The Racketeer Influenced Corrupt Organization act–or RICO–is a federal law most famously used to prosecute members of the Mafia and other organized crime groups. But a judge in the Southern District of New York recently allowed a consumer-class action lawsuit, based in part on RICO claims, to proceed against a debt collection law firm, its debt buyer client, and a process serving company.
According to this Daily Finance story, the lawsuit alleges that the defendants’ business model is as follows: (1) buy debt with little documentation that the debt is accurate; (2) file lawsuits claiming personal knowledge of the debt but using robo-signed affidavits instead; (3) deliberately fail to tell the “debtor” that the lawsuit is pending (a practice called “sewer service”); (4) get a “default” judgment against the debtor when she fails to show up in court to defend herself; and (5) enforce the judgment, including by freezing the debtor’s bank account.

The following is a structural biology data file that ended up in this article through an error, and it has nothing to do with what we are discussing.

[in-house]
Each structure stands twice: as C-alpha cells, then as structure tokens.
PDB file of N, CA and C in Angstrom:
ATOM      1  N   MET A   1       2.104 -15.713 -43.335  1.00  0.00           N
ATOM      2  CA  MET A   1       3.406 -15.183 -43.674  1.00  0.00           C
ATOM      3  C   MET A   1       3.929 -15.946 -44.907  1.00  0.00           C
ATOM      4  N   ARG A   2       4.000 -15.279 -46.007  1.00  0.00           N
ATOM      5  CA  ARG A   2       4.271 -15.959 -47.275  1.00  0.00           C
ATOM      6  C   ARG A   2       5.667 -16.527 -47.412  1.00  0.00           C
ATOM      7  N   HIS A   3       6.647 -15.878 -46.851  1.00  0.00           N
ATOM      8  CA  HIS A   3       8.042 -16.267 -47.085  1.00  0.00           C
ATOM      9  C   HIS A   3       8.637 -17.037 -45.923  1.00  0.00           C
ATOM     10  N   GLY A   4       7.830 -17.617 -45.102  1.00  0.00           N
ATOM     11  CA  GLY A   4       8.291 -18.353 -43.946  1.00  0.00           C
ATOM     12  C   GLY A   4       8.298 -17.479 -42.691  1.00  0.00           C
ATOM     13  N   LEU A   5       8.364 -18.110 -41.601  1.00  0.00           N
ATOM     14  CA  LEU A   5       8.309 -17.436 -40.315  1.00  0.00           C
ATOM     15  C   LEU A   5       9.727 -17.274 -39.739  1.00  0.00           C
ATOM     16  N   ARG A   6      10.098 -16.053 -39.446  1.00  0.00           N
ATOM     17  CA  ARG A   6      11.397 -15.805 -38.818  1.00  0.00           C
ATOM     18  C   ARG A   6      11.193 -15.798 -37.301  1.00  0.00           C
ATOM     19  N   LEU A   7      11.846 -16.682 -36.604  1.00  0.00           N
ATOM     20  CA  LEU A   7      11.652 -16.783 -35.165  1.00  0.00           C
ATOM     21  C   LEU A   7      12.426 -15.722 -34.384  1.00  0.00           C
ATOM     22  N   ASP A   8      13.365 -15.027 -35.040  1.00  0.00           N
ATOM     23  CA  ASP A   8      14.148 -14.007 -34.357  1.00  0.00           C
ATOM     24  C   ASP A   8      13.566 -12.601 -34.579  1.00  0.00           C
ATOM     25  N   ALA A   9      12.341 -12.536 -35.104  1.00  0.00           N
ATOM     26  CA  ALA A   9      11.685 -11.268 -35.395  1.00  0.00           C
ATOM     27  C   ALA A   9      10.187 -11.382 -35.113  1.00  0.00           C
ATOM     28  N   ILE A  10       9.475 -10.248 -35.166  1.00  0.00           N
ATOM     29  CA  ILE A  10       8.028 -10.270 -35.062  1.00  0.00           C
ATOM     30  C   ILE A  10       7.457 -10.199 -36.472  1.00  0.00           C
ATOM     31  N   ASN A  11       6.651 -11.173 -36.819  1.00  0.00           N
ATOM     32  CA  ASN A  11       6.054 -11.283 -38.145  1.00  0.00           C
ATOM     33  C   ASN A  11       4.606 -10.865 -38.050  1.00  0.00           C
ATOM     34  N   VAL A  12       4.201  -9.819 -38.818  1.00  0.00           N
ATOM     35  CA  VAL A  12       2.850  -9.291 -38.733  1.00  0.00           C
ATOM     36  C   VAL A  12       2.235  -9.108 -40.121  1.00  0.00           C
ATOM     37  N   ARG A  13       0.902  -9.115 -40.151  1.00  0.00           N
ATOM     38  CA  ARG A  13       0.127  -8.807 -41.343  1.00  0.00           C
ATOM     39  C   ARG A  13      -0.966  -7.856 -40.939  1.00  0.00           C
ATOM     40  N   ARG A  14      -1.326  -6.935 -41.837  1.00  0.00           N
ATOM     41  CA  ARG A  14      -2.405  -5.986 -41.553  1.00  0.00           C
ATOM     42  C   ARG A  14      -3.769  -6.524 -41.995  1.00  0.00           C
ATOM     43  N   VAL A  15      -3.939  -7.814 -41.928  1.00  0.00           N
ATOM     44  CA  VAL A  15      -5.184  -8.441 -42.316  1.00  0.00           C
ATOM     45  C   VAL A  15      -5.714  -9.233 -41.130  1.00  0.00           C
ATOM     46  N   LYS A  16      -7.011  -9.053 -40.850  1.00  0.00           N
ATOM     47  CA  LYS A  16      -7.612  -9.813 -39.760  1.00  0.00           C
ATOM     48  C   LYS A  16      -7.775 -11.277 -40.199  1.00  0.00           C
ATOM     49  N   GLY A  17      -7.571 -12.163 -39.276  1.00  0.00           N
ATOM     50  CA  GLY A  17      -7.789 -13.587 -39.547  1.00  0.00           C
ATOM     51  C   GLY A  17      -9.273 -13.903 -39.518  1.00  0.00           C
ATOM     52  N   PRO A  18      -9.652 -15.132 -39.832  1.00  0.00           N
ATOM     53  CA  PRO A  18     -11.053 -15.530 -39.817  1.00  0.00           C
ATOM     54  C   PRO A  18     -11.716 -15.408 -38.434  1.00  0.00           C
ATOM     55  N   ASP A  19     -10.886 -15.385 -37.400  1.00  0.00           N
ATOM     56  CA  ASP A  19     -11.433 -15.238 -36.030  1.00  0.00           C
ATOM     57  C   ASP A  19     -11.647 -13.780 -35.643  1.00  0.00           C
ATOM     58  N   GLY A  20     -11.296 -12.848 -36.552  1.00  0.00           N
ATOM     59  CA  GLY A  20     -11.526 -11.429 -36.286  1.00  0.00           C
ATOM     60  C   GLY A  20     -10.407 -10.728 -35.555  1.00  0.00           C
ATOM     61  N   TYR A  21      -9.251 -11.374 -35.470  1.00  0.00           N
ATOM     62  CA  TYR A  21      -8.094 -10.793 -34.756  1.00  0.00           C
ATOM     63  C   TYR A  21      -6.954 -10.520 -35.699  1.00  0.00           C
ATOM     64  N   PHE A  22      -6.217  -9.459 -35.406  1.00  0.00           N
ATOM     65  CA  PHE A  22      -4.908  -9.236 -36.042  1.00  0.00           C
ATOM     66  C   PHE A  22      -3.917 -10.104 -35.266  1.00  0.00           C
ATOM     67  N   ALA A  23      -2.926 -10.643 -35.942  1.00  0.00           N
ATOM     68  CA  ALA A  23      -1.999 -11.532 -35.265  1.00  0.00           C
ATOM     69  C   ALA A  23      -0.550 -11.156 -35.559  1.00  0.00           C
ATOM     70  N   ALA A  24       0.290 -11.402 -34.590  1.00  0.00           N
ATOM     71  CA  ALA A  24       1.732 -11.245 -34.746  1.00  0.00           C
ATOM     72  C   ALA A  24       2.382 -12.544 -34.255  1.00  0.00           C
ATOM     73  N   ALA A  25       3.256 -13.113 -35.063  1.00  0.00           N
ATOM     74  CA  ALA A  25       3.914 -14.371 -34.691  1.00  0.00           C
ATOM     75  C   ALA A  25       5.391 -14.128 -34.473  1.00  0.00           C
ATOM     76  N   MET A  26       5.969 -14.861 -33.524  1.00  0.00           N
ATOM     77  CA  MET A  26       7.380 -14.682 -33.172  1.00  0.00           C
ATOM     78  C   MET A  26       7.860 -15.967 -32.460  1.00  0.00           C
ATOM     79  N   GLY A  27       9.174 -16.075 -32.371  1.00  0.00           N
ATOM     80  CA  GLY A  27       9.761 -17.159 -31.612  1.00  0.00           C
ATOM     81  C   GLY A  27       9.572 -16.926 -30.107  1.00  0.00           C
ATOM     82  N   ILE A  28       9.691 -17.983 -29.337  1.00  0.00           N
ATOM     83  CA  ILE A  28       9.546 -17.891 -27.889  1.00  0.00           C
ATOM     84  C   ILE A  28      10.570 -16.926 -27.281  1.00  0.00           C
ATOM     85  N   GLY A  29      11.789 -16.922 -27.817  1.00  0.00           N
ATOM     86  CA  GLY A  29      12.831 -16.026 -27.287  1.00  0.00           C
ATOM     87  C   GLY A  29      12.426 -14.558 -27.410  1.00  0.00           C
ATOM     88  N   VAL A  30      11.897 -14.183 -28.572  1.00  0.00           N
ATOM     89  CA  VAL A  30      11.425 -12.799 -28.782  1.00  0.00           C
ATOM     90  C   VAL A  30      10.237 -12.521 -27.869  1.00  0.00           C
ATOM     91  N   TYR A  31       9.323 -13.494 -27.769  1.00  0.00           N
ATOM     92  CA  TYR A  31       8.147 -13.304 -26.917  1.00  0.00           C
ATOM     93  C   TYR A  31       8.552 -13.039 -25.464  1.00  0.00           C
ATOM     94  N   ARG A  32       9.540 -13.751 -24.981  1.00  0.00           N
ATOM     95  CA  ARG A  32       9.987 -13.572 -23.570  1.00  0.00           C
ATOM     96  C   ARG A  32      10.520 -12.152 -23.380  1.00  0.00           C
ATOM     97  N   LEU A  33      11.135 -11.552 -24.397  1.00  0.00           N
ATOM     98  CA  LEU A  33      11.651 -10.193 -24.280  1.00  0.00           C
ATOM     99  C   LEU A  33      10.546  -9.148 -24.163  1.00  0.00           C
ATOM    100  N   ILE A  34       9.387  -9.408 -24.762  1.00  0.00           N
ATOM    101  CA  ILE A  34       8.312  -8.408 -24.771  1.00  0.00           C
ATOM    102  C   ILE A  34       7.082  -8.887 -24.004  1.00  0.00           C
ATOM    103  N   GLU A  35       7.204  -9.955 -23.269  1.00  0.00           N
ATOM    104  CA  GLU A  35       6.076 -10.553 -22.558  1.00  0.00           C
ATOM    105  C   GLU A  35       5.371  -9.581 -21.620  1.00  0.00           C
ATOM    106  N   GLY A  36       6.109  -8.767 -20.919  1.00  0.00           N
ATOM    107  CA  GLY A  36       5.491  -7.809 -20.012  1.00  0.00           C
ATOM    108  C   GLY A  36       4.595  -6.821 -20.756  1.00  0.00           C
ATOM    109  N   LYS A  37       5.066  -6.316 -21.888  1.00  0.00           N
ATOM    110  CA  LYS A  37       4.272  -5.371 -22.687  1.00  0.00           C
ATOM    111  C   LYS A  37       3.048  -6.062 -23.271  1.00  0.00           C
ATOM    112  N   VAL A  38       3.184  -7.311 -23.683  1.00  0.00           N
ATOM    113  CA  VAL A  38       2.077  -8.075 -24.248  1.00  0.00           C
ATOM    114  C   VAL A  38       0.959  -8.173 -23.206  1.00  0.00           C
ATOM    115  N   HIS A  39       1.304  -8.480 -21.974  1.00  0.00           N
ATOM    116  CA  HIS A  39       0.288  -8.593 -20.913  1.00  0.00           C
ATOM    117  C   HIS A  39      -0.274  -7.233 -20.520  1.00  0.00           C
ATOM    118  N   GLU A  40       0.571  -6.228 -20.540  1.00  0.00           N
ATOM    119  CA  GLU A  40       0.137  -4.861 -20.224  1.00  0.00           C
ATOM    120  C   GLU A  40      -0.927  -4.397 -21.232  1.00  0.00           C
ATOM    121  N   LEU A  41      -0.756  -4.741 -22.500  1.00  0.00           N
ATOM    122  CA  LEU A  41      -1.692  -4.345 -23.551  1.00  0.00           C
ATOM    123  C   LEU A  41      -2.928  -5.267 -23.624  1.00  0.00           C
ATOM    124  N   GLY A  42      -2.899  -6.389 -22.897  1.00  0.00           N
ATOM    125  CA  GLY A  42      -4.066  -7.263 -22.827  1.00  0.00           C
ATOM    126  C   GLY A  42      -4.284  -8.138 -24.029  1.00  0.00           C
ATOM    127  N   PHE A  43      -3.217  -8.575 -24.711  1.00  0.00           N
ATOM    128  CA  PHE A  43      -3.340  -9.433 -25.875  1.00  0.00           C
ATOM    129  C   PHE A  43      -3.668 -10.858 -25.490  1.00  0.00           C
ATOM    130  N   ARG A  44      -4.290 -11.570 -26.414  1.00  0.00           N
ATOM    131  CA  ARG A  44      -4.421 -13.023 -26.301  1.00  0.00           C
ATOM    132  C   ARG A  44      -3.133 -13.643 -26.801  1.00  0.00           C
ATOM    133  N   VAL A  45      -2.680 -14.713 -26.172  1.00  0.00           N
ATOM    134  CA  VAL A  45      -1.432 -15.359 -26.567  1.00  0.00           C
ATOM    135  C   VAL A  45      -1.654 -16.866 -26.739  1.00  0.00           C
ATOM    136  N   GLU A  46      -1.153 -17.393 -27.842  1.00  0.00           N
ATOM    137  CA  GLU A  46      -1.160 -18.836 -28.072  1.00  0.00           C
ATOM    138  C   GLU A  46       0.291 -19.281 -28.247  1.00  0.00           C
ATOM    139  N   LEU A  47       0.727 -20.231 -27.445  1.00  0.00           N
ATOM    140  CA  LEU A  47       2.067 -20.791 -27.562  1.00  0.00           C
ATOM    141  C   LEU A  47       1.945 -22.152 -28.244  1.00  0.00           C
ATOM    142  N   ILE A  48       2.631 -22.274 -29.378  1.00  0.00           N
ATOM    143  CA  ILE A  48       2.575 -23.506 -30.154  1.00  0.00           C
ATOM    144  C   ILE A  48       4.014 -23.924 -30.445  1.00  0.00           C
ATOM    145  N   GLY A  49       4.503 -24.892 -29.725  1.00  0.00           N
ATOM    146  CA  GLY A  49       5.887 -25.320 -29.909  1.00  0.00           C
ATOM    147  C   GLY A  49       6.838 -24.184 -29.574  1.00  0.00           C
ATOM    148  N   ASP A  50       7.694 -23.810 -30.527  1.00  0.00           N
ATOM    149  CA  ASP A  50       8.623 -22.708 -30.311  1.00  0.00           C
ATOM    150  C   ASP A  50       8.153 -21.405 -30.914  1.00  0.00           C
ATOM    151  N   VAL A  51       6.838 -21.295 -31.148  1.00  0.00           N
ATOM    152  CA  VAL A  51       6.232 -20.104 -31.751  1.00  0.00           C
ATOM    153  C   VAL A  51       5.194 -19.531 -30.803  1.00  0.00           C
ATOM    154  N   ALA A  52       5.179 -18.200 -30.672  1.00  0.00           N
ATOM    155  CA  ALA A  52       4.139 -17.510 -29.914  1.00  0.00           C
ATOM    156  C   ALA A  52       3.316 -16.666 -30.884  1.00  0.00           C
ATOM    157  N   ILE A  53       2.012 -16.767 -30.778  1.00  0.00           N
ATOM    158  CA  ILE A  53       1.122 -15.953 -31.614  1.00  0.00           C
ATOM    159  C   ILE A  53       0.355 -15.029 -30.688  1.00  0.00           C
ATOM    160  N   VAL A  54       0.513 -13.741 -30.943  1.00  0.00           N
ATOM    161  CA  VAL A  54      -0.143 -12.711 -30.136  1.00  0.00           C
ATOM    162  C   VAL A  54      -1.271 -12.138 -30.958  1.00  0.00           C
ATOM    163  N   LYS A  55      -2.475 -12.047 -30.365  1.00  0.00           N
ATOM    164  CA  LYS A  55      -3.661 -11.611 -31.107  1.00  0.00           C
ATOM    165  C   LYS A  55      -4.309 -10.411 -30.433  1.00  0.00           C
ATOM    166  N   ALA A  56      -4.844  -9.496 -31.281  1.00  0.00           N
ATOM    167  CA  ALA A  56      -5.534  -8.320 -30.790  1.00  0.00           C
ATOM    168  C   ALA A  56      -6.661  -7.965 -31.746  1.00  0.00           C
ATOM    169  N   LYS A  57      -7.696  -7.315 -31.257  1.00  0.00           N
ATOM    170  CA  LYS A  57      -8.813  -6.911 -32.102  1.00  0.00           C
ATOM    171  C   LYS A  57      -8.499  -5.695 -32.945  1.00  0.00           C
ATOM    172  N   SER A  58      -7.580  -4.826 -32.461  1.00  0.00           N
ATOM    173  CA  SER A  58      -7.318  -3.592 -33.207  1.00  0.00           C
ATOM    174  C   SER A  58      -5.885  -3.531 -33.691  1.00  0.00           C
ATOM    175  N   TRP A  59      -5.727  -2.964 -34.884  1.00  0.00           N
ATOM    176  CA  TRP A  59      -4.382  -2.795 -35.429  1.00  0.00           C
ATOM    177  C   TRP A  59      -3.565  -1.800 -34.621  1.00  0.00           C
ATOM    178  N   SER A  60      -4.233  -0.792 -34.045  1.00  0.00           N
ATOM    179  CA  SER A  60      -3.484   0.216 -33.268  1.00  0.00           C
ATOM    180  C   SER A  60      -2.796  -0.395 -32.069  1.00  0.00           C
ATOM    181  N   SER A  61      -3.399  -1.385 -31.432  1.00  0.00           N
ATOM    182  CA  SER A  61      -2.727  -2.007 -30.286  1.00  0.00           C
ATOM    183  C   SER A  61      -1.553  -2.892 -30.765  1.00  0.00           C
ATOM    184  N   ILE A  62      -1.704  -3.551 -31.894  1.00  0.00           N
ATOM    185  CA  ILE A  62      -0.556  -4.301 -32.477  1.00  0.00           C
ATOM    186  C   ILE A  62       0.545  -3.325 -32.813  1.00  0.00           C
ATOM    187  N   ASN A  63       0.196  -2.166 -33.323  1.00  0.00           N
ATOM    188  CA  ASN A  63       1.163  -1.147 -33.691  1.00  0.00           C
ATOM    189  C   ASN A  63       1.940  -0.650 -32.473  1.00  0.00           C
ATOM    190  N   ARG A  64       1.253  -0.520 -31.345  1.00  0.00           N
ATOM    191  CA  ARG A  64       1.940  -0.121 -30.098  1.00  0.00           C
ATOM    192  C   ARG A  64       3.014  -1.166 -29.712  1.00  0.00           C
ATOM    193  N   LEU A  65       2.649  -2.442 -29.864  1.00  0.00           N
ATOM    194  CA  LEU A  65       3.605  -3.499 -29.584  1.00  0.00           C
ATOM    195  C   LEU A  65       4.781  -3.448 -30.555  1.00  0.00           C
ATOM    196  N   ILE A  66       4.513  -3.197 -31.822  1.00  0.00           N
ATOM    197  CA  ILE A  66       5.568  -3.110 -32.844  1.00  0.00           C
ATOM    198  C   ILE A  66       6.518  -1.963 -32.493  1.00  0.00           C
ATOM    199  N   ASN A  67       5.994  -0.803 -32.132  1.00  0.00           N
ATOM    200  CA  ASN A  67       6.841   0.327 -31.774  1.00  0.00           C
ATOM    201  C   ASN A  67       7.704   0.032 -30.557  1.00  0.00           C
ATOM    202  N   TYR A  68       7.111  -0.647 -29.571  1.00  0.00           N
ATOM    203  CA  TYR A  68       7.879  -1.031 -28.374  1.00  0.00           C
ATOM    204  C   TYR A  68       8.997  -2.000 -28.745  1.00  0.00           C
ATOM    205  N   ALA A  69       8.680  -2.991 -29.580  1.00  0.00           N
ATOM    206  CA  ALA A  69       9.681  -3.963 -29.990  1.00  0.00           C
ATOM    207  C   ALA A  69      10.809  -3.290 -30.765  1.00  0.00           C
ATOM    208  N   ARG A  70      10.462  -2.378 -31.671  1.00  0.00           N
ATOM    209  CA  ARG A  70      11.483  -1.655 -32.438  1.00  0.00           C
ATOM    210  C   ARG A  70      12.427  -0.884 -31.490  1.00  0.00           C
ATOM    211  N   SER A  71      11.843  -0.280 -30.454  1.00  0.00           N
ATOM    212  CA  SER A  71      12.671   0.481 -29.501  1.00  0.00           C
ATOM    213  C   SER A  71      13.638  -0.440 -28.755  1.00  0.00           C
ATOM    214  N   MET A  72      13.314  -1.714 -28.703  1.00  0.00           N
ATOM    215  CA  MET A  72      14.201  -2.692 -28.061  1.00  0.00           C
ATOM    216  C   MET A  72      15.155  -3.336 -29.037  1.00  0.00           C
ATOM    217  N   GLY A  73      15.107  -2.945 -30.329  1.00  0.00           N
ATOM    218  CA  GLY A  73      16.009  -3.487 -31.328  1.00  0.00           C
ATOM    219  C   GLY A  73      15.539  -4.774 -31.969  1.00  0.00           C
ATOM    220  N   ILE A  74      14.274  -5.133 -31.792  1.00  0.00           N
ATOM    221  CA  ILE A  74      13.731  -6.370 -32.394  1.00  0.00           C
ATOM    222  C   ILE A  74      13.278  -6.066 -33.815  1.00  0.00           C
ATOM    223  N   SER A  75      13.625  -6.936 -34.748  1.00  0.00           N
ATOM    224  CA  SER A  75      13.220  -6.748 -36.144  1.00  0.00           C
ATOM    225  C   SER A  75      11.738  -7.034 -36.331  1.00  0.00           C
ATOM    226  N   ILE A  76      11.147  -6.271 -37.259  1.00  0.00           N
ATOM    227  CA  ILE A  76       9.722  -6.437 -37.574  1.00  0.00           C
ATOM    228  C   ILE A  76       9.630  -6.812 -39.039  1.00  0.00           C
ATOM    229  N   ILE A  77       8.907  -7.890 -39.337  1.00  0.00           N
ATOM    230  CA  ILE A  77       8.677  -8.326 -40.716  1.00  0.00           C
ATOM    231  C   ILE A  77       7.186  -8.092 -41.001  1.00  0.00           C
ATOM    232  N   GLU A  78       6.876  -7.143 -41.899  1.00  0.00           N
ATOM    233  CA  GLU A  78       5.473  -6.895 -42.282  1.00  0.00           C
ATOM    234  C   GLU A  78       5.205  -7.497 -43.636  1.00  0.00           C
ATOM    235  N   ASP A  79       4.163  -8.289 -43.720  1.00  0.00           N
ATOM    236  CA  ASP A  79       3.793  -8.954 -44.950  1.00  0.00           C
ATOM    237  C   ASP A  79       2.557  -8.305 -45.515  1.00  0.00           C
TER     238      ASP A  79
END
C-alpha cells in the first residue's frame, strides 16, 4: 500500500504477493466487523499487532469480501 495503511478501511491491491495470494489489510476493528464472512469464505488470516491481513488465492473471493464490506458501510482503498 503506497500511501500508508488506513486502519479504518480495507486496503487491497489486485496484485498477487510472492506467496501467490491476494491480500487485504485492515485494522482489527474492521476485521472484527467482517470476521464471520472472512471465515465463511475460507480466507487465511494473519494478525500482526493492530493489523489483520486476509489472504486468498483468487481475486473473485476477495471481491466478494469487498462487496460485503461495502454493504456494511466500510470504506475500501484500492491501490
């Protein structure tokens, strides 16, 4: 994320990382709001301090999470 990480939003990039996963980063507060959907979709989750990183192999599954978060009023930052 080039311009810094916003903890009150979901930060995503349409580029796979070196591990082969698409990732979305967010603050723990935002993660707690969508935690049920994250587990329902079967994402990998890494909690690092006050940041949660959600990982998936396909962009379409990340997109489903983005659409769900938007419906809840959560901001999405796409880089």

Points 1, 2, 4, and 5 are the basic formula used by debt buyers and their attorneys across the country. Where this case differs is the added allegation of an organized “sewer service” scheme. In his ruling, Judge Denny Chin ruled that there was enough evidence that the three defendants colluded to effect sewer service on unsuspecting consumers to bring the defendants under the RICO definition of a criminal enterprise.
A Lawsuit That Dirty Debt Collectors Should Be Worried About | Daily Finance | 1/4/11 (via Consumerist)